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The Social Security System (SSS) has placed advertisements in large-format newspapers listing the names of some of its deceased members and their beneficiaries who have not applied for the death benefit to which they are entitled.

The notices direct beneficiaries to contact the main SSS office in Quezon City or any SSS office closest to their place of residence to file a death benefit claim within 90 days of the date the announcement is posted.

Some of the last known addresses of beneficiaries are described as “unknown” or “not specified”. Members may have inadvertently failed to complete this element when completing the SSS Membership Form.

Known addresses span the entire length of the Philippines, from urban areas to municipalities in remote provinces.

Under the law, the primary beneficiaries of a deceased SSS member, i.e. the dependent spouse until remarriage, and legitimate, legitimized, legally adopted and illegitimate dependent children under the age of 21 years old, unpaid and single, are entitled to a death benefit if the deceased participant has paid at least 36 monthly contributions before his death.

If there are no first beneficiaries, the dependent parents of the participant are entitled to the benefit. In the absence of the parents, the benefit will go to the named beneficiary of the participant and his legal heirs.

Considering the number of announcements that the SSS has placed (for a few months until now), there must be thousands of beneficiaries who have not yet received the death benefit to which they are entitled.

They are probably not aware of their entitlement to this benefit; or if they are, they don’t know how to go about claiming it; or if they have been designated as beneficiaries in the latter category, they have not been informed by the member of this designation.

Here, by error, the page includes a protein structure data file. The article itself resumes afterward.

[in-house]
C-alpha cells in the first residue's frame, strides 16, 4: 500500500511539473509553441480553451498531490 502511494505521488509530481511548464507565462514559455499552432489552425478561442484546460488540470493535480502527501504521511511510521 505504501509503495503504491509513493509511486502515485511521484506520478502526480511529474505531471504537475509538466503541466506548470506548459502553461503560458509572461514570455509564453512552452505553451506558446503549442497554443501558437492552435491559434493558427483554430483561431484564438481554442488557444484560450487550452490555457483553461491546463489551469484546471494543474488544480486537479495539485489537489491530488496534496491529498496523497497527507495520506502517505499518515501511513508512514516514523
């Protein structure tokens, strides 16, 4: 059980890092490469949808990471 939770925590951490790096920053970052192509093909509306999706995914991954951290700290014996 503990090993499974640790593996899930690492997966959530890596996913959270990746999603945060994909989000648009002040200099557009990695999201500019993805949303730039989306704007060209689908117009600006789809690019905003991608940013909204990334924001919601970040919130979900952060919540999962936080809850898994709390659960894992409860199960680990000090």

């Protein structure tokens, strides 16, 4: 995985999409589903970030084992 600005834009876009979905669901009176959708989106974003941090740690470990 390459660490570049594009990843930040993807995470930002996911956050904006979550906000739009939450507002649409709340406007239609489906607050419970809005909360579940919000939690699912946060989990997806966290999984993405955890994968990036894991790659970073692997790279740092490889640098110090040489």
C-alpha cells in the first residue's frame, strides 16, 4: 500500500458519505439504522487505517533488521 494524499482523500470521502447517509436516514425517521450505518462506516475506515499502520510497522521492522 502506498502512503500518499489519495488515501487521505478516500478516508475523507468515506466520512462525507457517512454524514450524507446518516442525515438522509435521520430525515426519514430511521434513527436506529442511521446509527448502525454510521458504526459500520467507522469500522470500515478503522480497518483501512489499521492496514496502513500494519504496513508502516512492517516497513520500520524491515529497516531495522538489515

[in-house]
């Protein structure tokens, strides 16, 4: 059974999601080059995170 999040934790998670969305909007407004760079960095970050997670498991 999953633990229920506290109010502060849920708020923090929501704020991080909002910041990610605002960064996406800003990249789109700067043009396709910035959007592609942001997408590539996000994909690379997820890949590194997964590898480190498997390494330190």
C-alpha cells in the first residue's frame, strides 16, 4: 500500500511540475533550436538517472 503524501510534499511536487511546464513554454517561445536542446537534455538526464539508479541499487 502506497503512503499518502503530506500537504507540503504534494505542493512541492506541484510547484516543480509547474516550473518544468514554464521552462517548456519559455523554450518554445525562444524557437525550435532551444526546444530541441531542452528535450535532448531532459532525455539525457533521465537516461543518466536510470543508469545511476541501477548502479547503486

Note that death is usually not a welcome topic of discussion in the family circle, so any mention of it and who gets what in case a family member kicks the bucket is frowned upon.

Whatever the amount, the death benefit would undoubtedly be useful to its beneficiaries, especially if the deceased member was the breadwinner. This is a small return on investment for the member’s SSS dues.

The publication of these advertisements is commendable, but if the SSS wants its message to reach a wider audience, it should also consider publishing similar notices in local newspapers where many beneficiaries reside.

It is common knowledge that the reach of large format newspapers is quite limited as they circulate mainly or are distributed in urban areas and economically developed municipalities.

Keep in mind that people who live outside of highly urbanized areas or in municipalities served by local newspapers, by and large, know or know many of their fellow citizens.

When readers of these newspapers see familiar names in the advertisement, it is quite possible that, out of a sense of pakikisama (brotherhood), they are looking for them or asking anyone who knows them to inform them of the death benefit.

Considering the ease with which text messages can be sent and exchanged today, the transmission of information will not be difficult, let alone much expense.

And if local radio advertisers see the advertisement, chances are they will broadcast it as part of their public service and ask their listeners to pass the information on to the designated beneficiaries.

While it is true that English is generally understood in most parts of the country, it would help if the ad was written in the dialect widely used in the area where the local newspaper is distributed.

The SSS would accomplish two things through this program, namely that its advertising would reach its target audience and increase the revenue stream of local newspapers.

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